Bluebirds are a favorite group of species for many birders that include the Western Bluebird (above), Mountain and Eastern Bluebirds.
As birders, we can make our yards more bird-friendly in a variety of ways that will make our property more attractive to birds, benefiting them during key periods in their annual cycle, nesting season, and seasonal movements. Here we offer a list of simple ways you can make “greener” choices that will generally improve your backyard efforts and attractiveness while reducing your environmental footprint, which will benefit all wildlife over time. For instance, a couple simple suggestions may be to buy bird foods that are grown as locally as possible, and avoid using pesticides and herbicides in your yard.
Other ideas and suggestions include:
* Planting tubular nectar-producing flowers and flowering trees and shrubs to attract hummingbirds, orioles, and other songbirds.
* Adding fruiting trees such as mountain ash and serviceberry to your yard will attract fruit-eating birds like bluebirds, waxwings, robins and other thrushes.
* Planting native prairie grasses may attract a variety of native sparrows, finches, buntings, doves, and quail.
* Emphasize planting native plants on your property whenever possible to provide food, cover, and nesting sites for birds.
* Be aware of what bird foods will attract the birds you wish to share your yard with, and avoid foods that attract birds you would prefer to exclude from your feeding station.
* Provide fresh water for birds daily, preferably at an elevated shallow saucer, bird bath, or water feature. Water attracts the greatest variety of species, including birds that do not normally visit feeding stations.
* Add a nest box or two to your property, for songbirds like wrens, chickadees, bluebirds, titmice, and other small cavity nesting birds.
* Consider adding a big nest box to your yard or a nearby park or refuge – with permission, of course – to provide an artificial large cavity for Wood Ducks, American Kestrels, screech owls, and other larger cavity nesting birds.
* Be aware of the threat of predators to birds you attract to your yard, especially roving cats.
* If you have a cat, please keep it indoors or in an enclosure when it’s outdoors, and suggest the same to cat owners who may permit their cat the freedom of the neighborhood – even if it’s a nice but anonymous message. Every cat counts, considering hundreds of millions of small birds are killed annually by cats.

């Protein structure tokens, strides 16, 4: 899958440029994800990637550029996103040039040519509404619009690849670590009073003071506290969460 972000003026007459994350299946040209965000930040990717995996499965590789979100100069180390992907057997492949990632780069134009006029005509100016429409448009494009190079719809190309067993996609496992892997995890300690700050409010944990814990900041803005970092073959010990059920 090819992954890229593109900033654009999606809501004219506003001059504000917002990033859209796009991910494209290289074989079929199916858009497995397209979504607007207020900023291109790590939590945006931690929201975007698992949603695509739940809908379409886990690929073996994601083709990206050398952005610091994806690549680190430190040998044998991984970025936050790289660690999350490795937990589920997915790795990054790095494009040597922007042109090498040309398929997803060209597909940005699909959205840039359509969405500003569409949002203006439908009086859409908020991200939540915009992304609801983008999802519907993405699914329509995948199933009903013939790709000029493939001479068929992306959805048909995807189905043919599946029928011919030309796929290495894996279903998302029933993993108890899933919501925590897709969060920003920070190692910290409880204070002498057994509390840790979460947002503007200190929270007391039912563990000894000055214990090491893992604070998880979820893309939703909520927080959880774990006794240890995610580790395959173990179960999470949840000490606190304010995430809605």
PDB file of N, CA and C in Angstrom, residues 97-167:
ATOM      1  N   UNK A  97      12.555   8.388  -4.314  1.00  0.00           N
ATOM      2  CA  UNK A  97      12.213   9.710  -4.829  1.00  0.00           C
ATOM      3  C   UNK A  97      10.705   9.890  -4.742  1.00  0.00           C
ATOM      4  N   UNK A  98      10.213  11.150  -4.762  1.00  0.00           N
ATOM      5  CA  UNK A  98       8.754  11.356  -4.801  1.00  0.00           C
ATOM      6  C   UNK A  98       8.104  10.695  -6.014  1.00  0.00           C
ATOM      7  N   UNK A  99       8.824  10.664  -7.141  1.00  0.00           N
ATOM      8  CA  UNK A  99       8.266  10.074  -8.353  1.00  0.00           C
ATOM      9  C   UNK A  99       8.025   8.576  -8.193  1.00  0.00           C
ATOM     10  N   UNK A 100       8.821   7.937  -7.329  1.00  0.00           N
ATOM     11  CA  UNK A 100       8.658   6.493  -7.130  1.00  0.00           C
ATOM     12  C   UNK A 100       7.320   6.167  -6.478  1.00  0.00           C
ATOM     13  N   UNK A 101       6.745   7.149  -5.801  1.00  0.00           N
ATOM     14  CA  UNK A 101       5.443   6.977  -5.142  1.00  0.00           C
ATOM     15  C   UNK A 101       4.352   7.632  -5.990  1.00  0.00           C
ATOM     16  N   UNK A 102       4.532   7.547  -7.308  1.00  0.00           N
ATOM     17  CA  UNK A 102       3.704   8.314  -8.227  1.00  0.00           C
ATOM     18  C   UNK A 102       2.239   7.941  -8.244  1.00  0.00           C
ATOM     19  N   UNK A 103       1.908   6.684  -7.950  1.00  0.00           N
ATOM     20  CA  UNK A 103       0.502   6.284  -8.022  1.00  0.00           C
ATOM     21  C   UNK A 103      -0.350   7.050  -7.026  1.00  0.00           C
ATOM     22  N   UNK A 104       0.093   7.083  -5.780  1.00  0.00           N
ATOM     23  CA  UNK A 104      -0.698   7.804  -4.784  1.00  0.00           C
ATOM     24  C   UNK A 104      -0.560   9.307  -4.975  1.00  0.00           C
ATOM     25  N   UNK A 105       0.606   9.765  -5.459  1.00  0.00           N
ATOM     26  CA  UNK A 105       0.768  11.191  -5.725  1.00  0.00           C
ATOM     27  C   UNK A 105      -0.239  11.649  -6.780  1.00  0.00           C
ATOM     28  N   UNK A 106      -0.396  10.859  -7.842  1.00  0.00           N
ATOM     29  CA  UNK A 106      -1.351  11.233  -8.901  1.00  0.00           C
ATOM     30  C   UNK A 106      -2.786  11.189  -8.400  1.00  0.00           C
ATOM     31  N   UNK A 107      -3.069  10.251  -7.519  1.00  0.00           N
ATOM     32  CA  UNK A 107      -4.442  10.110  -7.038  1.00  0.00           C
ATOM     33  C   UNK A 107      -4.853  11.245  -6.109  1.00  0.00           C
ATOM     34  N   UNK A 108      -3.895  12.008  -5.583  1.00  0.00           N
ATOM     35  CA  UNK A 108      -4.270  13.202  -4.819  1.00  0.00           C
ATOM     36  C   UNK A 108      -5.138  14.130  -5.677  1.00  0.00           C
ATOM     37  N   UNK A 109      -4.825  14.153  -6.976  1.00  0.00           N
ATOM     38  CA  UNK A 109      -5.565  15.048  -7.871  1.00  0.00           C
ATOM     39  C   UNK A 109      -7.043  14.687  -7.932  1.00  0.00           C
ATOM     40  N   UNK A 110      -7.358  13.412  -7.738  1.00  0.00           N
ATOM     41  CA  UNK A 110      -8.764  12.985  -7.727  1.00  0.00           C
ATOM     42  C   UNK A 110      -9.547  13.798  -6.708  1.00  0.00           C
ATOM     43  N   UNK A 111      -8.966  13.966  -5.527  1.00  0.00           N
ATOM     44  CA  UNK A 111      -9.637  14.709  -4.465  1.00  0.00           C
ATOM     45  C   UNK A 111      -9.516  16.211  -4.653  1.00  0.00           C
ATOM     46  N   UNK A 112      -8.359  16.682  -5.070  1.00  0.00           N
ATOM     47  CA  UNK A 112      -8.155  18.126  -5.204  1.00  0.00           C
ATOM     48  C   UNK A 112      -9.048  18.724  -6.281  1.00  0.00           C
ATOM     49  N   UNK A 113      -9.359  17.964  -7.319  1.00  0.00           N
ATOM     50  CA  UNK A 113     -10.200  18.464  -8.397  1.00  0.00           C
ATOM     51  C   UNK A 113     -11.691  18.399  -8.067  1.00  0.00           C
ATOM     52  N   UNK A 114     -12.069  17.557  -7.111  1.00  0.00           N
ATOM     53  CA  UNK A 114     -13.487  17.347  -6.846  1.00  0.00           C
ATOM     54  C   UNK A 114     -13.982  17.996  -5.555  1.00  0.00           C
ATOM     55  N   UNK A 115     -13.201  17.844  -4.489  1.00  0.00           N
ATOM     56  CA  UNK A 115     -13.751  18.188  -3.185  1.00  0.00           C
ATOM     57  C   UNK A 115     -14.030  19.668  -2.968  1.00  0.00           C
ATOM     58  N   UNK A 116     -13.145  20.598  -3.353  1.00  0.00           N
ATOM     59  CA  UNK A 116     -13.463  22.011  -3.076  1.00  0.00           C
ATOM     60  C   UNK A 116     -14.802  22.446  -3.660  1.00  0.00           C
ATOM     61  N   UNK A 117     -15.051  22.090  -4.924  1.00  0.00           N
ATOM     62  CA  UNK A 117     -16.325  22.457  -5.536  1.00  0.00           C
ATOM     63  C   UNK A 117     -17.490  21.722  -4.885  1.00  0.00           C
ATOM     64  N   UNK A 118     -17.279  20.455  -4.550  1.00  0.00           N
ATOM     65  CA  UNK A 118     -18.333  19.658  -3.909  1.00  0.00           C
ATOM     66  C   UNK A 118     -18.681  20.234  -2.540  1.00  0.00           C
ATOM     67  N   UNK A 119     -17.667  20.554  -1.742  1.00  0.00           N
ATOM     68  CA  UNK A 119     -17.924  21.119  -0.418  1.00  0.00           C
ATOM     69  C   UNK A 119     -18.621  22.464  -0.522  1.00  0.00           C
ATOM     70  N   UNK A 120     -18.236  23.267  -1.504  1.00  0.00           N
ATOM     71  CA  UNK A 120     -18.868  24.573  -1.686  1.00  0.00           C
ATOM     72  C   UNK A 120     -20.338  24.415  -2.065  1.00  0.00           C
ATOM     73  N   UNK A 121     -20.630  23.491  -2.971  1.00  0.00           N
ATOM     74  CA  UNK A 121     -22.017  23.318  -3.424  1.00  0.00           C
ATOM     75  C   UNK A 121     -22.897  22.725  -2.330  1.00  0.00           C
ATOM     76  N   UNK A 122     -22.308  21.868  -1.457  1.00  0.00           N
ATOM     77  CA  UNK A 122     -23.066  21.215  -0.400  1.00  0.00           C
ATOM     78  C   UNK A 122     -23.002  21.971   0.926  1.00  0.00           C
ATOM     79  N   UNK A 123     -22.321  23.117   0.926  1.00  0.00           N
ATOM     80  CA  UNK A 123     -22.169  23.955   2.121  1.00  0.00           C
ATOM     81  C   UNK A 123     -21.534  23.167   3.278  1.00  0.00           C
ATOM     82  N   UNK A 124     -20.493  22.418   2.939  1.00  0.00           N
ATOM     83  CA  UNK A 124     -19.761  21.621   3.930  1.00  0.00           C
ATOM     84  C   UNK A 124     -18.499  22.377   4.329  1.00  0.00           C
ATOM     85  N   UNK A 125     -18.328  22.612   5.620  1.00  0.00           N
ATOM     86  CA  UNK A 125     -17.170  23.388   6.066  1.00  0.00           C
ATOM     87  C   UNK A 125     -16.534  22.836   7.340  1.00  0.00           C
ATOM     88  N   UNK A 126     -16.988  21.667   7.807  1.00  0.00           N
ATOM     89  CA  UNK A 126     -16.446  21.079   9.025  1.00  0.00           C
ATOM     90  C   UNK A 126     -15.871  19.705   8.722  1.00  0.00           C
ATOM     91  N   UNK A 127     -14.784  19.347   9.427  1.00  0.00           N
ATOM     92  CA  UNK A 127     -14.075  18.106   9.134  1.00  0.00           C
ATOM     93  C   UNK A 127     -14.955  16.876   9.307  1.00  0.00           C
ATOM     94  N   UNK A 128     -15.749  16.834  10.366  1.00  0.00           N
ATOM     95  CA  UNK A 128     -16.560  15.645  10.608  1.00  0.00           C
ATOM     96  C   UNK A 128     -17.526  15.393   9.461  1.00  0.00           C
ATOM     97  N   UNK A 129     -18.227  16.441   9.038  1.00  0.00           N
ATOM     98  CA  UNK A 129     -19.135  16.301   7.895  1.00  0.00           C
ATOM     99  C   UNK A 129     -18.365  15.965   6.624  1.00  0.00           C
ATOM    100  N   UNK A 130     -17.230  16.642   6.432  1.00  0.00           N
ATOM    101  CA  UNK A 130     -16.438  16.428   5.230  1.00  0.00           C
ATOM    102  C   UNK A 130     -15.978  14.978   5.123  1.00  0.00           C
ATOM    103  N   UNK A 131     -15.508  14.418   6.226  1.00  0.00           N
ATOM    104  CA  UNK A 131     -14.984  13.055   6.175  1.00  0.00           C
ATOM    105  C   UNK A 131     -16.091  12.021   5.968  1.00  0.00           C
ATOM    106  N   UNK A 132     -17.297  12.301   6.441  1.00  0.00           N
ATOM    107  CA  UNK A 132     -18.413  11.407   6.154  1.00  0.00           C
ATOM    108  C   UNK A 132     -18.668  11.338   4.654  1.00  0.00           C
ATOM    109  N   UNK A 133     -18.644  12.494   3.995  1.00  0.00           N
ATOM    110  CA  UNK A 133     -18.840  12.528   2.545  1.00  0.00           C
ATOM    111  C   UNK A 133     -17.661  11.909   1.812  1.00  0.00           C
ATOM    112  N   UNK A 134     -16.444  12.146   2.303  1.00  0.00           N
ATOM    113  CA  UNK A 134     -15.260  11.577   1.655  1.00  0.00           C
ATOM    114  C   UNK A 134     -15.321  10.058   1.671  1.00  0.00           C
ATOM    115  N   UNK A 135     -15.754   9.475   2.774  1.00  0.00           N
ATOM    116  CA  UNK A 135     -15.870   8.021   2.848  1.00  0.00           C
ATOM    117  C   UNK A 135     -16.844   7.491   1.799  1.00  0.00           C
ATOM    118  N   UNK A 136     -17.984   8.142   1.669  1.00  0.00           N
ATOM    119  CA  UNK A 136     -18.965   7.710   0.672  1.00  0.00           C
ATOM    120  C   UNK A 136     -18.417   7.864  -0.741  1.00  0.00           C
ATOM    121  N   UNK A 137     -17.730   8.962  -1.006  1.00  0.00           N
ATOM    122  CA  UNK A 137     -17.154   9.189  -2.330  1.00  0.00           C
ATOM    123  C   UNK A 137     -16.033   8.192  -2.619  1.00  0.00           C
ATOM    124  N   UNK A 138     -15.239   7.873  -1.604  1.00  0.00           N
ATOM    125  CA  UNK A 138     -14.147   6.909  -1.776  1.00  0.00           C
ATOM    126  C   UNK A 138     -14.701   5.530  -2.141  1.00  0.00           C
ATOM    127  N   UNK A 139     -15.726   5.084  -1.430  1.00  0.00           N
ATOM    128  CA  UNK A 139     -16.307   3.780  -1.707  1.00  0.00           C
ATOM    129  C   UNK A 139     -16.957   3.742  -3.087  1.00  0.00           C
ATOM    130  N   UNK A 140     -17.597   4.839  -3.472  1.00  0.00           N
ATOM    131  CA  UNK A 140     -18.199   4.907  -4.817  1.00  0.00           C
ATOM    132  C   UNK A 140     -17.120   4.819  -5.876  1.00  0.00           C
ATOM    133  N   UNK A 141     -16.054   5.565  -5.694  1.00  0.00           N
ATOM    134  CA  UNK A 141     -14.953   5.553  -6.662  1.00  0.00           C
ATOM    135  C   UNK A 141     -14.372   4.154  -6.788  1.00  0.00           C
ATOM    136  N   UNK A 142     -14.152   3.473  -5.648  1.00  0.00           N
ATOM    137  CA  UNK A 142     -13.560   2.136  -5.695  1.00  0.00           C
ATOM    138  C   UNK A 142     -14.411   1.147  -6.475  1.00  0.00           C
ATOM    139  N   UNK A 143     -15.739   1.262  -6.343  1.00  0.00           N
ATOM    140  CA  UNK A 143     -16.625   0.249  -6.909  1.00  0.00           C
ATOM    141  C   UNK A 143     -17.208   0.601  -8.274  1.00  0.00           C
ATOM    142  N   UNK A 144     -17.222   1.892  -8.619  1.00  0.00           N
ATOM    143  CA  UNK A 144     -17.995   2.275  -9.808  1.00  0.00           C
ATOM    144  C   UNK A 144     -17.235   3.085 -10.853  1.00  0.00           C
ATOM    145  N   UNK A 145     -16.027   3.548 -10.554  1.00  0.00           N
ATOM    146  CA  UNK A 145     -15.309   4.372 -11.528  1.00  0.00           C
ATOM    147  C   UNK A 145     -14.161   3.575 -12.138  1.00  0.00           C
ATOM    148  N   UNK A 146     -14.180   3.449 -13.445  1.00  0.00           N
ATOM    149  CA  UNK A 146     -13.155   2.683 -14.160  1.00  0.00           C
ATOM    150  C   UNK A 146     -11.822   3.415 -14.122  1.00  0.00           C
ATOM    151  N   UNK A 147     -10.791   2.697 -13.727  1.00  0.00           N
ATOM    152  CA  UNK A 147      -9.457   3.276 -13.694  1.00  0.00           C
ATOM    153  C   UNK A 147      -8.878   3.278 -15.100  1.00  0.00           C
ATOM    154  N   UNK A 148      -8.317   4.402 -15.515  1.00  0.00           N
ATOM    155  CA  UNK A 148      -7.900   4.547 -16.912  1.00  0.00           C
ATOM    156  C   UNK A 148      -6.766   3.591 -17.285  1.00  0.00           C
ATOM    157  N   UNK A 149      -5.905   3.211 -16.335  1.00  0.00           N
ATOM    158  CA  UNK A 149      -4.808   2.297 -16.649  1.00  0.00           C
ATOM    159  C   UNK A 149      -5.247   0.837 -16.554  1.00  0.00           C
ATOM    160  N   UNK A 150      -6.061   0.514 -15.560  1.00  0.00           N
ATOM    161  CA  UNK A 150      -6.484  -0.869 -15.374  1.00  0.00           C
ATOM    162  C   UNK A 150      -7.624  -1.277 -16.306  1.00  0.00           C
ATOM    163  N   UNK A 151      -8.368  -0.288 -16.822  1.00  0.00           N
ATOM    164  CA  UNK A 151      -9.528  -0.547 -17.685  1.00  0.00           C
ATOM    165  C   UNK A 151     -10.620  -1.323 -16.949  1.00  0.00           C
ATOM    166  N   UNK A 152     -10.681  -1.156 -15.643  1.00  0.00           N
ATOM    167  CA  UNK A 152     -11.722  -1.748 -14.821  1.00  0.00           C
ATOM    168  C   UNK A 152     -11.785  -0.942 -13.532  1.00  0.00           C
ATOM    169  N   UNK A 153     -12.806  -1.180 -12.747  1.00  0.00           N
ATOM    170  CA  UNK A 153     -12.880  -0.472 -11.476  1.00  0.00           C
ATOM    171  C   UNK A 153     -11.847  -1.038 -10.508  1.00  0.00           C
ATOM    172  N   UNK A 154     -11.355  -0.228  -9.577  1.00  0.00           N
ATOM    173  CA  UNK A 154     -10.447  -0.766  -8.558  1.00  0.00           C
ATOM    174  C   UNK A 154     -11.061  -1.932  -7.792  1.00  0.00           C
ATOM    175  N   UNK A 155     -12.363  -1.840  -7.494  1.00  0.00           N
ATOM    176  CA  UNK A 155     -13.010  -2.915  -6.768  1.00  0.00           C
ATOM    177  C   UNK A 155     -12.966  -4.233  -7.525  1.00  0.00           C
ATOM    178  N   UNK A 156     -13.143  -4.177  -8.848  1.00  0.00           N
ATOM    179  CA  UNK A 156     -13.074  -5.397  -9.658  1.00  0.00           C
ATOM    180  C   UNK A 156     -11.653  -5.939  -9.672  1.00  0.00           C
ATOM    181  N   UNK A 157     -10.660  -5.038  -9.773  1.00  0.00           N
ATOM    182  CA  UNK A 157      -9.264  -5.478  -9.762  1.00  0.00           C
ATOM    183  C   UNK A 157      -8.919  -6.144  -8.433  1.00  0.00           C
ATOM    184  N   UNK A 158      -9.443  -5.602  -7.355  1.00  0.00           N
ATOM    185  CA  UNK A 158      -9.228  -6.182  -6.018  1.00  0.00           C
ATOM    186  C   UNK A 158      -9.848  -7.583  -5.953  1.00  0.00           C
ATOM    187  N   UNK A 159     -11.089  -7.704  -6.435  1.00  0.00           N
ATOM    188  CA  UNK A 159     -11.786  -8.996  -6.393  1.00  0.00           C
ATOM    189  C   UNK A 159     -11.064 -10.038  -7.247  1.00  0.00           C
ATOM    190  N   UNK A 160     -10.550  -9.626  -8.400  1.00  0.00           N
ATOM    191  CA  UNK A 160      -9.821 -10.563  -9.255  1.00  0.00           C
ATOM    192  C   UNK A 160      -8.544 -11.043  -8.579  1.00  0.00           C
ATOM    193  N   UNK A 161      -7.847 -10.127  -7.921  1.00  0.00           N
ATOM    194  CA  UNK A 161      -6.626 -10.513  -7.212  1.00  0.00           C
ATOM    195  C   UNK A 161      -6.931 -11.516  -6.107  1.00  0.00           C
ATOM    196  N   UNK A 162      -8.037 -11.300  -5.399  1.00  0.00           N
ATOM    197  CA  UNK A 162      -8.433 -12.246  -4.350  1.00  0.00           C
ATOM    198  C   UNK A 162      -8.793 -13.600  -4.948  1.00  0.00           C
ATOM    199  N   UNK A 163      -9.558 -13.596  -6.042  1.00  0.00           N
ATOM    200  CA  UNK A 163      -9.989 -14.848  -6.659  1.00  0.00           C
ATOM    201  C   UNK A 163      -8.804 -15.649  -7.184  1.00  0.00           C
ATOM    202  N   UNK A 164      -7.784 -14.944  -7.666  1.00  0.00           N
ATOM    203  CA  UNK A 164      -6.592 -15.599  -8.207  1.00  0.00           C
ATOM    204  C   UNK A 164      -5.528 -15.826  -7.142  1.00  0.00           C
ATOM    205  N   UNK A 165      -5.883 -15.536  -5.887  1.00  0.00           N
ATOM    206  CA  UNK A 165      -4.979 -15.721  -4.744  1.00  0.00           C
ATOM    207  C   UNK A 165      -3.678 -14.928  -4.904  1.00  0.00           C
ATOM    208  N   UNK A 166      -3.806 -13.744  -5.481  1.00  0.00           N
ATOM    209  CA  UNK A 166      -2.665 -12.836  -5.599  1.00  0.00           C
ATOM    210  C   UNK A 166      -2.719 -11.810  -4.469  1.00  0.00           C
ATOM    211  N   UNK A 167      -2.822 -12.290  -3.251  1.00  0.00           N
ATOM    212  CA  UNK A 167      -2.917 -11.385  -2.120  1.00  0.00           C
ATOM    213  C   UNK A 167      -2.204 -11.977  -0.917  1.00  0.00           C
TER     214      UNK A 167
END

* Position your bird feeders and bird baths close to your window – less than three feet is suggested – so birds leaving a feeder or bird bath can’t gain enough momentum to harm themselves should they collide with a window. Window strikes are another major cause of hundreds of millions of bird deaths in North America.
* Another option is to use CollidEscape.org products on windows of concern to stop window strikes.
* Join a bird conservation organization, or support one or more financially or by volunteering.
* Become a citizen scientist by monitoring birds in your yard and in the field and recording your sightings with eBird at ebird.org
* Enjoy certified shade-grown coffee and other products that utilize sustainable production practices.
* Recycle paper, cardboard, aluminum, glass, plastic, and wood.
* Choose recycled paper, wood, glass, and plastic products whenever possible.
* Vote for and support sound conservation values that benefit birds.
We all benefit and prosper more as we give these subjects a bit more thought and effort. Yes, our yards and birding practices are tied to many important aspects of daily life and some of the choices we make. It’s another way of looking at the world around you and your interactions with it – with an emphasis on the birds we all appreciate day by day.
The basis for this article is provided on the Bird Studies Canada website at https://www.birdscanada.org/education/tophelp.jsp
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